12,038 research outputs found

    In the Eye of the Storm: A Judge\u27s Experience in Lethal-Injection Litigation

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    Impact on patient satisfaction and importance of medical intake and office staff in a multidisciplinary, one-stop shop transgender program in Indianapolis, Indiana

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    Background: Historically, the transgender population has postponed seeking primary care due to discrimination within social and medical settings. Very few studies have considered patient satisfaction with transgender care and whether there are differences in staff satisfaction. This cross-sectional study focuses on the satisfaction of transgender patients who receive primary care at a comprehensive, “one-stop shop” program in Indianapolis, IN, USA. Methods: Sixty-two patients completed a patient satisfaction survey. Items consisted of 5-point Likert scales with anchors of satisfaction, caring, competence, and doctor recommendation. Results: Overall, there were positive responses to all items, ranging from moderately high to very high. There was high overall satisfaction in the program’s trans-friendliness, office visits, and “one-stop shop” model. Lower scoring items concerned medical intake with appointment making and timing. There were no statistical differences across age, gender, education, duration at the program, and number of visits in the past 12 months. There were clear differences between how respondents viewed the care and competence of the program’s staff. In particular, the doctor was viewed most positively and office staff least positively with medical staff rated in-between. Conclusion: There is high patient satisfaction with this comprehensive, “one-stop shop” care model among the transgender population. We recommend that transgender programs routinely conduct quality improvement measures, maintain sufficient workforce coverage, and provide cultural competency training which should include appropriate care standards and patient-centered concerns regarding appointment making and burdens associated with timing, traveling, and cost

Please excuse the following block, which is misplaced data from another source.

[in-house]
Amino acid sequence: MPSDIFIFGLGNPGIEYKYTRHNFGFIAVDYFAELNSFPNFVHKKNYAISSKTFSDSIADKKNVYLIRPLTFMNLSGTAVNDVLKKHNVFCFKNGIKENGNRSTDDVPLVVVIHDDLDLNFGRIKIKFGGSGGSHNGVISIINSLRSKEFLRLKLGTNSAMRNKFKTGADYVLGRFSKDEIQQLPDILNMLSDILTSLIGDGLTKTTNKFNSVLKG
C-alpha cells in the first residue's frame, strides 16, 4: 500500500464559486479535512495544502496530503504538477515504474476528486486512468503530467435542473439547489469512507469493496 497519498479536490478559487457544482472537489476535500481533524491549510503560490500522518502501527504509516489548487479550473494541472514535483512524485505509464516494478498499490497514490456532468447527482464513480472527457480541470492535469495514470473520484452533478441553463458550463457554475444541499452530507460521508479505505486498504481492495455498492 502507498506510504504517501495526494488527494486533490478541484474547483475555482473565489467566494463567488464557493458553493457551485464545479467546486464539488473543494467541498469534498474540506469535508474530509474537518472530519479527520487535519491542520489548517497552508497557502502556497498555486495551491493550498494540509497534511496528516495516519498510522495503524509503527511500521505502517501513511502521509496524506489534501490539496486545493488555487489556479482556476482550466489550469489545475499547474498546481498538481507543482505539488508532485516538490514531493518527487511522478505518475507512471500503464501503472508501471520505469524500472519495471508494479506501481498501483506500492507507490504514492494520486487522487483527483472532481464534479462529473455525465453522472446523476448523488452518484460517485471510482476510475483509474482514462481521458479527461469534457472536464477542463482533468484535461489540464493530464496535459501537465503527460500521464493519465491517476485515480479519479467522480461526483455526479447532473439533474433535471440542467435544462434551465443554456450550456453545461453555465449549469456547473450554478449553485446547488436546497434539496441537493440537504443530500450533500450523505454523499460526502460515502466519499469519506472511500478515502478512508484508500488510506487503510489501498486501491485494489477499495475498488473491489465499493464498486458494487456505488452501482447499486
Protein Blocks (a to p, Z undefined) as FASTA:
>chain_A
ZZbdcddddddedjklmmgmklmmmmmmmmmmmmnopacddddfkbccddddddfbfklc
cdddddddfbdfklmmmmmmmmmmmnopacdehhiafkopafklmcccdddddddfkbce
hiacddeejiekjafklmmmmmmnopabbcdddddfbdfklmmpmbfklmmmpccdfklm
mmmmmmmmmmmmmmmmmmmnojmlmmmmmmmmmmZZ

Secular Trends in Physiological Capital: Implications for Equity in Health Care

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    Over the past three centuries there has been a rapid accumulation of physiological capital in OECD countries. Enhanced physiological capital is tied to long-term reduction in environmental hazards and to the conquest of chronic malnutrition. Data on heights and birth weights suggests that physiological capital has become more equally distributed, thereby reducing socioeconomic disparities in the burden of disease. Implications for health care policy are: (1) enhanced physiological capital has done more to reduce inequities in health status than has wider access to health care; (2) the main contribution of more advanced medical treatment so far has been to retard depreciation in individuals' physiological capital; (3) prenatal and early childhood care and environmental issues are key for interventions aimed at enhancing physiological capital and at affecting its rate of depreciation; (4) lifestyle change is the most important issue affecting health equity in rich countries; and (5) greater access to clinical care should be promoted through aggressive outreach, since expanded insurance coverage by itself is inadequate.

    Economic Growth, Population Theory, and Physiology: The Bearing of Long-Term Processes on the Making of Economic Policy

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    Prize Lecture to the memory of Alfred Nobel, December 9, 1993Economics History;

    Why China is Likely to Achieve its Growth Objectives